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Taking the state – solutions for a besieged democracy

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Corporate Europe Observatory’s (CEO) latest report sheds a harsh light on how private interests benefit from EU states’ opaque, anti-democratic practices. But it also outlines real solutions, that could transform the existing culture of collusion and lower the risks of legislative capture.

Faced with the rise of populism in Europe, it’s all too convenient for national politicians  to lay the blame at the door of a disconnected European bureaucracy deaf to citizens’ dissatisfactions, caged by rigid regulations. But they would perhaps be better served getting their own house in order.. …for, while the European Parliament has just agreed to publish all meetings of MEPs with representatives of “influence groups”, European nation states are far from applying such transparency in their relations with industry and “interest groups”.

Some key issues frozen by lobbyists

Cover of the report – Corporate Europe Observatory

This is where CEO’s latest report “Captured states: when EU governments are a channel for corporate interests” stands out. It outlines the national government’s responsibility in the design, approval and implementation of European legislation, and finely deciphers the channels through which the influence of lobbies is exerted on national governments and ultimately on European directives and regulations. Too often, the Member States are merely representing private interests within the European institutions, and this in the greatest opacity. The CEO report sheds a raw but salutary light on these anti-democratic practices. It paints a picture of nation states under the influence of private interests. Private interests that favor industrialists and financiers to the detriment of those of the society they are supposed to serve, while they pretend to believe in the convergence between these private interests and the collective interest.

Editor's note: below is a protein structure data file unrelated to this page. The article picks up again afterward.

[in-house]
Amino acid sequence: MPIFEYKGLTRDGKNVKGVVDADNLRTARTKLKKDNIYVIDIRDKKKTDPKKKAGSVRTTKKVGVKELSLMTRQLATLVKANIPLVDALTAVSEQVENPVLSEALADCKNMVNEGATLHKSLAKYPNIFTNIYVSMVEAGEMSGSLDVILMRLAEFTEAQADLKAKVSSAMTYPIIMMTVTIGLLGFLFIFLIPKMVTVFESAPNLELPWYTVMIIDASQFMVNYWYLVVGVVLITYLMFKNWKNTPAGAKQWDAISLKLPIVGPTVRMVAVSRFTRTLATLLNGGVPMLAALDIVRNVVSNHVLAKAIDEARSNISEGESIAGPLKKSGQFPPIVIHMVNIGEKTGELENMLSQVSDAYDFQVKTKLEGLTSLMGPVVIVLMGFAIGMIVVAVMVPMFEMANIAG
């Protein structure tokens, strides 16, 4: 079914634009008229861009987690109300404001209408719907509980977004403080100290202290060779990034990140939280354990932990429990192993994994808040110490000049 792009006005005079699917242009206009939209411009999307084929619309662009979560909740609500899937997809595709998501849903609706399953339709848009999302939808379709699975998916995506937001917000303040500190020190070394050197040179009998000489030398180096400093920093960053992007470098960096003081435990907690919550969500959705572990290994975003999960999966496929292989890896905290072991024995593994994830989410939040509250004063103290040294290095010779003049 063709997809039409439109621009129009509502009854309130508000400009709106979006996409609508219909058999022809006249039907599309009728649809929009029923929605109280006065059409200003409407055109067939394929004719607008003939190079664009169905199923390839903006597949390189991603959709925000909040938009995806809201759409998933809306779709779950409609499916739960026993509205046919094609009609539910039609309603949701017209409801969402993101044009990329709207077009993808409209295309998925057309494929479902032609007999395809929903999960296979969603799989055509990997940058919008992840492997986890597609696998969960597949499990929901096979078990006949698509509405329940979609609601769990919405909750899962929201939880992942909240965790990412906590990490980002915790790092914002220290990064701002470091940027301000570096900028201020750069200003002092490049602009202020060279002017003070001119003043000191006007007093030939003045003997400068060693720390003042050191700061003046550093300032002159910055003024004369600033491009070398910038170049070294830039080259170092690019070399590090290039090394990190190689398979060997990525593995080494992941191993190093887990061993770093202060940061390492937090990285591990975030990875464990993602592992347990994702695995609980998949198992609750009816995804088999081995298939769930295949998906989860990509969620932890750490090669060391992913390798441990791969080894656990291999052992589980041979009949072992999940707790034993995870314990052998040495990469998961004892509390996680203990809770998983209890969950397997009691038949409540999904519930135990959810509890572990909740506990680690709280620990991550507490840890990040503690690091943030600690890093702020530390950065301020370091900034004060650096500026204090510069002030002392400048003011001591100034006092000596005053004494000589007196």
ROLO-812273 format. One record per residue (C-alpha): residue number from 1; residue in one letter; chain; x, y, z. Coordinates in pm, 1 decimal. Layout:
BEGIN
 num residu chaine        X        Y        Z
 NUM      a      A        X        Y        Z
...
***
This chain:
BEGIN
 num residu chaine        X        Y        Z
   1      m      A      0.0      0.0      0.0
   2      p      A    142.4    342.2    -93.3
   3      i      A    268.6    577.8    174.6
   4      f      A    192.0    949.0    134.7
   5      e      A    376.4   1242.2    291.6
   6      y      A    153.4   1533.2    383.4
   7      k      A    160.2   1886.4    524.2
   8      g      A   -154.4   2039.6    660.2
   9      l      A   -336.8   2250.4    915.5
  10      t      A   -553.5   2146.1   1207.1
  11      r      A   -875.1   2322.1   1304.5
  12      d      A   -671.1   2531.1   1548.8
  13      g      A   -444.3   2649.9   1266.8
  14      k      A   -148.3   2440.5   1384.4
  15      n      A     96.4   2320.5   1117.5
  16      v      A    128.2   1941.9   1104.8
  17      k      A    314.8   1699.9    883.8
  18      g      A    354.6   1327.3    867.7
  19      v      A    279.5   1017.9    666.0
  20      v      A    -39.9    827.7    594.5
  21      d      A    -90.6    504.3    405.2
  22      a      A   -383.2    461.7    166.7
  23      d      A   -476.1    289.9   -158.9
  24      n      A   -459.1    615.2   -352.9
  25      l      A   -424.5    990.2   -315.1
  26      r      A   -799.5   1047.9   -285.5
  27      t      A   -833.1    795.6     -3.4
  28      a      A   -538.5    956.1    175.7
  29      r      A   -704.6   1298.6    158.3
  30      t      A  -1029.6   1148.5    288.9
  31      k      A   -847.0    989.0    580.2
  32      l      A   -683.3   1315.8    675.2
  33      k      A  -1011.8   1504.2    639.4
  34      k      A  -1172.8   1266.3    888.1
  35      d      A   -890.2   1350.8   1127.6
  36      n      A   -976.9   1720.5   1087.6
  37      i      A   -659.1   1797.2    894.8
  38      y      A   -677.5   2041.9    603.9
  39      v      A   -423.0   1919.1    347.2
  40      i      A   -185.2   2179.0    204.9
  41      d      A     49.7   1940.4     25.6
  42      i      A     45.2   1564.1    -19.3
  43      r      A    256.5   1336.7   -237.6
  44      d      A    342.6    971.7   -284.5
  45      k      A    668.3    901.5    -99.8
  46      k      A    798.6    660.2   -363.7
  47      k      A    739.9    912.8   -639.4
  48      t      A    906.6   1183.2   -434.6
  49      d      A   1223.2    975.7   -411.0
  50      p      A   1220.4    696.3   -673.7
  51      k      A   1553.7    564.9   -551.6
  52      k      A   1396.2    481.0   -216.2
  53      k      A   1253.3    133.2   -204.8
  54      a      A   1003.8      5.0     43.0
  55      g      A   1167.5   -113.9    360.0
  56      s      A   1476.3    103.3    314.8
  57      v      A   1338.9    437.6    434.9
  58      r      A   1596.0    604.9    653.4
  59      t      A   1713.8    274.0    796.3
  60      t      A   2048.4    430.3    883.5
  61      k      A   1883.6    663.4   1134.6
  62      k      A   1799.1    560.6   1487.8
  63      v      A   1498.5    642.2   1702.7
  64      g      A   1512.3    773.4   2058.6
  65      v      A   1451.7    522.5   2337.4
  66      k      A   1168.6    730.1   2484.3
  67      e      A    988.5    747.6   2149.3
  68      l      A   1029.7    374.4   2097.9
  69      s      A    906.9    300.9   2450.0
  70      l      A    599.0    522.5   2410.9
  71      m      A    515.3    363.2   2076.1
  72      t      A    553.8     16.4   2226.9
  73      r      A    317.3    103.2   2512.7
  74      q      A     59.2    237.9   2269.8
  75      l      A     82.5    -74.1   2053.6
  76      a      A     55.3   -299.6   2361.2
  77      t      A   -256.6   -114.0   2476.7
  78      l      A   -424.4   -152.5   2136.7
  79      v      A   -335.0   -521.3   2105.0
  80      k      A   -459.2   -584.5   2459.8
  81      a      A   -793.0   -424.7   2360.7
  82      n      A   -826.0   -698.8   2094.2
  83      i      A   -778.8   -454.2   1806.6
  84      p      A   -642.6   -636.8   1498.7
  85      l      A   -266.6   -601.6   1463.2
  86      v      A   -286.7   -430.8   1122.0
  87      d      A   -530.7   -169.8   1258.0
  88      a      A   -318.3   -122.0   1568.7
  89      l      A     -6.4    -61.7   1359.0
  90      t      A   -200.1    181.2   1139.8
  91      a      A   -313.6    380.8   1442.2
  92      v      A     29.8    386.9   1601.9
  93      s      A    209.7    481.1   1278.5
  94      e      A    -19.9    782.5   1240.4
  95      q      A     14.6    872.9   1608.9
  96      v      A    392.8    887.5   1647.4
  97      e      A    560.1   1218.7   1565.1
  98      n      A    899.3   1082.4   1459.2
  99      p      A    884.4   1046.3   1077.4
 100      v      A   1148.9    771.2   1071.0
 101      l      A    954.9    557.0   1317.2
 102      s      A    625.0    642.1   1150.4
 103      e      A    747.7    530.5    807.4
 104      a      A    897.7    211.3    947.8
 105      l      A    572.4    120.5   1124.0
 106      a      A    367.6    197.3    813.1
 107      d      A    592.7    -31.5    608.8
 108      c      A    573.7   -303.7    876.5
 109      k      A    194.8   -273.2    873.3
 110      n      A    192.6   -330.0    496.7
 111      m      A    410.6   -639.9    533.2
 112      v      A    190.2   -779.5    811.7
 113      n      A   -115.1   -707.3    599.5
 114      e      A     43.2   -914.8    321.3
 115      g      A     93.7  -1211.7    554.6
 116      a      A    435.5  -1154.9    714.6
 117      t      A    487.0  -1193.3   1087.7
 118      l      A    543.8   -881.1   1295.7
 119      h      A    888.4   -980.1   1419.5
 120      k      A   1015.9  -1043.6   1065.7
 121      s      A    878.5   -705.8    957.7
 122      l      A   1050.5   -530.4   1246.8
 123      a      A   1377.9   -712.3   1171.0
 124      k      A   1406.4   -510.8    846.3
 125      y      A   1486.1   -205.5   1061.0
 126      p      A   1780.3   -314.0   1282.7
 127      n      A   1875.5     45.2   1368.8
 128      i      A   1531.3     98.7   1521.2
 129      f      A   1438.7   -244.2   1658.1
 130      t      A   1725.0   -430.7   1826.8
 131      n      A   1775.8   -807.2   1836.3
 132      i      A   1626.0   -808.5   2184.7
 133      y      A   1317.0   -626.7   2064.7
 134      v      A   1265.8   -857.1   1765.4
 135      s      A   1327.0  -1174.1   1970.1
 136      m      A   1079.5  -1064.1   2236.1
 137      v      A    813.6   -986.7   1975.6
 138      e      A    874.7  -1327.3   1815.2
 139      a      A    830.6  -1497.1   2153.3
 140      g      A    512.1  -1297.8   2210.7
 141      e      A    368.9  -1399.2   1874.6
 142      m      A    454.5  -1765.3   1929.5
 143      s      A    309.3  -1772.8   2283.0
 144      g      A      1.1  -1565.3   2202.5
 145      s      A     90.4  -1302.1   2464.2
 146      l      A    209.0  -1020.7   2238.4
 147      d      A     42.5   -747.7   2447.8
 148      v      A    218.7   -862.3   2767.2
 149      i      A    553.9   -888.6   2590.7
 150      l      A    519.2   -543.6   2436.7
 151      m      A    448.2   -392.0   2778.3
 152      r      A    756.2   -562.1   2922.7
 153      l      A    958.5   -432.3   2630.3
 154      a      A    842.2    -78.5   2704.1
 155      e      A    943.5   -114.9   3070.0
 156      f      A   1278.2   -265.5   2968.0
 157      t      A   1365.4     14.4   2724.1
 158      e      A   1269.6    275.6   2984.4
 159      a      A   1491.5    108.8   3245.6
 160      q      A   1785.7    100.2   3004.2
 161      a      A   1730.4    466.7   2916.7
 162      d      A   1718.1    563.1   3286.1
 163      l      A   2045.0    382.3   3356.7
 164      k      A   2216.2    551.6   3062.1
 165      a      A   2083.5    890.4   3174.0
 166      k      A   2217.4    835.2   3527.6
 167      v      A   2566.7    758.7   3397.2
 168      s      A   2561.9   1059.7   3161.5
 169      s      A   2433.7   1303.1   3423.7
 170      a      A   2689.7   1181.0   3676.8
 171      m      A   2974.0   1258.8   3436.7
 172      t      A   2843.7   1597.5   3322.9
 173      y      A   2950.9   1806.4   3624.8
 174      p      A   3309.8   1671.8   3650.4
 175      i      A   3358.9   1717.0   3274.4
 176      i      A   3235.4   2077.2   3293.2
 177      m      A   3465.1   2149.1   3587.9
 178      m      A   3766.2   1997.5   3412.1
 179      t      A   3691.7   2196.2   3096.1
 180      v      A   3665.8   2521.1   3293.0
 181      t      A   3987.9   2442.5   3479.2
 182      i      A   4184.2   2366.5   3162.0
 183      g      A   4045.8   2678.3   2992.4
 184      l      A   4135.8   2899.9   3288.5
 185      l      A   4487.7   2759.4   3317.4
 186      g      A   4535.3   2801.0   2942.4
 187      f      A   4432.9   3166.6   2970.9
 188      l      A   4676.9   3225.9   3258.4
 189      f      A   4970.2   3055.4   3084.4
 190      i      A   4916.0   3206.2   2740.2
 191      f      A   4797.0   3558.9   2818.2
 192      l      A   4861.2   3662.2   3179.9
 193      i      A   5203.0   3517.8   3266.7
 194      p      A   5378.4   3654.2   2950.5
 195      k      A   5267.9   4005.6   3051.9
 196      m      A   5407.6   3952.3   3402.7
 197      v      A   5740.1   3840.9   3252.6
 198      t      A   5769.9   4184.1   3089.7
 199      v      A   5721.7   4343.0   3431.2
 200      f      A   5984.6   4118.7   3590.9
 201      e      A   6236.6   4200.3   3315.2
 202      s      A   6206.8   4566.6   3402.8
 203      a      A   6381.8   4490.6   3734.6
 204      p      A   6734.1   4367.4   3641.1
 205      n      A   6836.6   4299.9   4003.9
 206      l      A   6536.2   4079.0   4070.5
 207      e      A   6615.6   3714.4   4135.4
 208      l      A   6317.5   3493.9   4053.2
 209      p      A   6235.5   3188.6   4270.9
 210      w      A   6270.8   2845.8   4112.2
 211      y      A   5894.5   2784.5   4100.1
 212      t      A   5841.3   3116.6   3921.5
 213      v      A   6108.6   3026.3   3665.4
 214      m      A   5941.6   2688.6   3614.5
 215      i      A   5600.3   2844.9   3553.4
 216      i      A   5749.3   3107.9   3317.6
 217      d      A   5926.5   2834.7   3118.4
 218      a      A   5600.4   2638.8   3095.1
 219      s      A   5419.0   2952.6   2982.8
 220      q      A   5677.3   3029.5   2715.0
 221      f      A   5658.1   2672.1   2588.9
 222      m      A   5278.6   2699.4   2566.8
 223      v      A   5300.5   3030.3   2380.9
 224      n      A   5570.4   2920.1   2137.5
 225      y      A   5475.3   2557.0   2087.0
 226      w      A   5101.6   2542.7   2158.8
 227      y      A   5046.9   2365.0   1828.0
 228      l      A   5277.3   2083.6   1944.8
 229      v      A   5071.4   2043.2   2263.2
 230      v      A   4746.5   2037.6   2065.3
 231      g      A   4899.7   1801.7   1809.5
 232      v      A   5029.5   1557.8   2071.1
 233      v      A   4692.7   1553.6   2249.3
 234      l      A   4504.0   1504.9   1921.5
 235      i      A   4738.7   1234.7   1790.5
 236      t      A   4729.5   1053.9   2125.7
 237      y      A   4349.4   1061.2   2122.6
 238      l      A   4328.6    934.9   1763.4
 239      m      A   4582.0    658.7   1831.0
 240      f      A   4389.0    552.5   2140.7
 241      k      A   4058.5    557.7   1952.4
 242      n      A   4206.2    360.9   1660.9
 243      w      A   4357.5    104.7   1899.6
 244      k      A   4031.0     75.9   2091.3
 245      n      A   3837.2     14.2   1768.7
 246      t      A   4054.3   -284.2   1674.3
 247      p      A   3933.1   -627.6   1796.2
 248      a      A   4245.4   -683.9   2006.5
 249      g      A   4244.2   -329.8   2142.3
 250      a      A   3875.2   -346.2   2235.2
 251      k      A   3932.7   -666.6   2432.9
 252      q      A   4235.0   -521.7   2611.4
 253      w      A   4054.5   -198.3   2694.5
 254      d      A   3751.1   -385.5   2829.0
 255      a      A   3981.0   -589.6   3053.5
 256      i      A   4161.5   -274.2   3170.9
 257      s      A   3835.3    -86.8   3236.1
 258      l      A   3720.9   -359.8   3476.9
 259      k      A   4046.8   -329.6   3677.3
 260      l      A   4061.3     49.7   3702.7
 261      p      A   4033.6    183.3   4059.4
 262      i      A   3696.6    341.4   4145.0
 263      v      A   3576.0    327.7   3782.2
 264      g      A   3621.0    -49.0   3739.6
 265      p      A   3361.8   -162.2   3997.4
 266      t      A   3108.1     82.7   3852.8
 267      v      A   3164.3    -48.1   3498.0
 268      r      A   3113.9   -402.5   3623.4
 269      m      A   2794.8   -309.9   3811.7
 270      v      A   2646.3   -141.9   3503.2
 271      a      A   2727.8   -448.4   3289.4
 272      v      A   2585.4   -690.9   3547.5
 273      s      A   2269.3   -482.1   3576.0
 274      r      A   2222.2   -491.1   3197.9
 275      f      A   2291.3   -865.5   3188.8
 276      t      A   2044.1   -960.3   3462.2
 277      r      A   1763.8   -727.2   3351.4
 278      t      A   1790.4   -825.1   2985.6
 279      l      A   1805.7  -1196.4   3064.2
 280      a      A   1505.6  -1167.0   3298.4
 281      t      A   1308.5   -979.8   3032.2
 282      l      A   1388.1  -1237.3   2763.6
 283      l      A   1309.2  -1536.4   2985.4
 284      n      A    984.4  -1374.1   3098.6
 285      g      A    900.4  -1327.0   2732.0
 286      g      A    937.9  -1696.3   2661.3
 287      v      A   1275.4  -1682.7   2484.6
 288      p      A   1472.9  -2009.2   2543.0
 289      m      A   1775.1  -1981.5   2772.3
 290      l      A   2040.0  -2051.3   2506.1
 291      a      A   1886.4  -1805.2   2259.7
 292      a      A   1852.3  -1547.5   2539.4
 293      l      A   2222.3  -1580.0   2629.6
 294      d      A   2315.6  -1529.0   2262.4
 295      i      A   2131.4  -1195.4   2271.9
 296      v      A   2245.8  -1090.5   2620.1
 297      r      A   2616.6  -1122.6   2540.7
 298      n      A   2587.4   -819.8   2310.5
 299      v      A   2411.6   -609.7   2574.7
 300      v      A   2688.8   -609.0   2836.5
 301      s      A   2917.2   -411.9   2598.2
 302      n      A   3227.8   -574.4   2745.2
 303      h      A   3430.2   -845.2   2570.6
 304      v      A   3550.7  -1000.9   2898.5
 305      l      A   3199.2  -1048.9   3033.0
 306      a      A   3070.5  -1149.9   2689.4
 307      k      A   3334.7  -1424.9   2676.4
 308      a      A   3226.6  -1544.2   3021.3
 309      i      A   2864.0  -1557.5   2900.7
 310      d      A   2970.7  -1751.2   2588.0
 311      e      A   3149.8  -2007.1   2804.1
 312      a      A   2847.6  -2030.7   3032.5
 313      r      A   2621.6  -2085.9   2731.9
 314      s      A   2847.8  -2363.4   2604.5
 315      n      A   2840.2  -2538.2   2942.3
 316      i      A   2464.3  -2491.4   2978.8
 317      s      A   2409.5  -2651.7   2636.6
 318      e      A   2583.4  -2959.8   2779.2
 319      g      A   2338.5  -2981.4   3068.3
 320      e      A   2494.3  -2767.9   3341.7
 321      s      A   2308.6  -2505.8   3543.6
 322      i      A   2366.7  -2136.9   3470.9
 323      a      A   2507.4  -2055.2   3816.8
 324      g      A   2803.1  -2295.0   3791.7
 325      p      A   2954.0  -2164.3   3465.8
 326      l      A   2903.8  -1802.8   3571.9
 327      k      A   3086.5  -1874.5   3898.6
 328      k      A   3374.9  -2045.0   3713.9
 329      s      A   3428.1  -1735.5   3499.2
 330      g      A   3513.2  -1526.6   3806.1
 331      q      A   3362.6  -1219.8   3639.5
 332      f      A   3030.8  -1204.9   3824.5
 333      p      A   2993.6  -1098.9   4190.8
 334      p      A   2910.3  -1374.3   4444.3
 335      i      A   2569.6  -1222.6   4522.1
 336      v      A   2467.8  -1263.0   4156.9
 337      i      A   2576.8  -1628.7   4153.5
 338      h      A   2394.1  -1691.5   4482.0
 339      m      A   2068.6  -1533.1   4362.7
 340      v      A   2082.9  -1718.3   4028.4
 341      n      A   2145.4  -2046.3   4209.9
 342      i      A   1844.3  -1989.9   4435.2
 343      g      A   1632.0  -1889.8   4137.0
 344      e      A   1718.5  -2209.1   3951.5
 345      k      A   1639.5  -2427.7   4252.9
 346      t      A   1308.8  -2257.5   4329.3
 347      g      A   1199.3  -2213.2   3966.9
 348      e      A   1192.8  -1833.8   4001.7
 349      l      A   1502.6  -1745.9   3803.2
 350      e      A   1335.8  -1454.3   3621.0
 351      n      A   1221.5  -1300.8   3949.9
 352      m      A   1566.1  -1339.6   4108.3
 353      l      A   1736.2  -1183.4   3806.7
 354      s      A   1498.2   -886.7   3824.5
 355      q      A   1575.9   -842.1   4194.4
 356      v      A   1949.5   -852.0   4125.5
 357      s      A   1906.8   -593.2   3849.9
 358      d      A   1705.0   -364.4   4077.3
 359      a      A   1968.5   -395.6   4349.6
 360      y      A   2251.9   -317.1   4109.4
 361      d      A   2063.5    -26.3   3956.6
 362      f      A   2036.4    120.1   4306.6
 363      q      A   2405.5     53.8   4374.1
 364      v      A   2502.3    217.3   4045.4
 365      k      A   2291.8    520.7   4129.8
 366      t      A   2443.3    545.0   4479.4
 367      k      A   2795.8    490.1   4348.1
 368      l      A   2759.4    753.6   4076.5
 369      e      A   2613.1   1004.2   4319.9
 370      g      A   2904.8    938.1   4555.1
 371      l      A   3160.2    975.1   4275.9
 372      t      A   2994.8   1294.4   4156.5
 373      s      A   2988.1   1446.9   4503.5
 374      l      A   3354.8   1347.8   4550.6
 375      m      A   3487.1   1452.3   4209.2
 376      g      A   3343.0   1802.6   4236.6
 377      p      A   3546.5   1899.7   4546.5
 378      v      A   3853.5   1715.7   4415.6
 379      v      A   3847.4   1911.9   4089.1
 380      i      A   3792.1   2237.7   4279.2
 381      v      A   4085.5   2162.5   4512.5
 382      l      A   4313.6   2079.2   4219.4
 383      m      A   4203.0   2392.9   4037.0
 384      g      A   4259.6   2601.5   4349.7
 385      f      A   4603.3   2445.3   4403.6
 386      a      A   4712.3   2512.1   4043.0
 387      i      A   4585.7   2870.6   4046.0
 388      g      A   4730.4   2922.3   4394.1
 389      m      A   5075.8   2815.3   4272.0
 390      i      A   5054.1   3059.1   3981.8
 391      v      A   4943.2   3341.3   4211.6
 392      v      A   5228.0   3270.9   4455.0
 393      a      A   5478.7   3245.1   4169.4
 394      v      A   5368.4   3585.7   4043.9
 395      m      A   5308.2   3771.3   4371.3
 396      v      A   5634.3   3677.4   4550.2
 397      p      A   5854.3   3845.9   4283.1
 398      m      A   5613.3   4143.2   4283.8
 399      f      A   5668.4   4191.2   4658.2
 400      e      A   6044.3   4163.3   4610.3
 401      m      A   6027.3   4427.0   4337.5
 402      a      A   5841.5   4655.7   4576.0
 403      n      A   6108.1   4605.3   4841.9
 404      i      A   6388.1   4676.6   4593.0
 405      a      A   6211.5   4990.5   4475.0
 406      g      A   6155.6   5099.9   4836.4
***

This is not CEO’s first report.  As in each of its reports, the analyses are thorough, the data are new and reveal powerful and insidious channels for powerful private interests to capture public authorities, escaping the radar of citizen control. The focus here is on European institutions that are crucial in the production of European laws and rules: the Council, the European Council and the committees of experts that discuss the scientific foundations on which decisions are based and the technical details of the rules. However, everyone knows that the devil is in the details….. Institutional arrangements such as the rotating presidency offer privileged moments for nation states, temporary agenda keepers, to push issues in favor of their national champions.

Some of the most popular “dossiers” within European citizens, such as the ban on Glyphosate, the financial transaction tax, or an ambitious climate policy are hampered and blocked by the closeness of  powerful lobbies and certain governments. The latter, acting as spokespersons, are opposed to an ambitious European policy on these subjects of undoubtable public interest. This is the case for the proximity between German leaders and the automotive industry or between the French government and the banking and finance lobbies.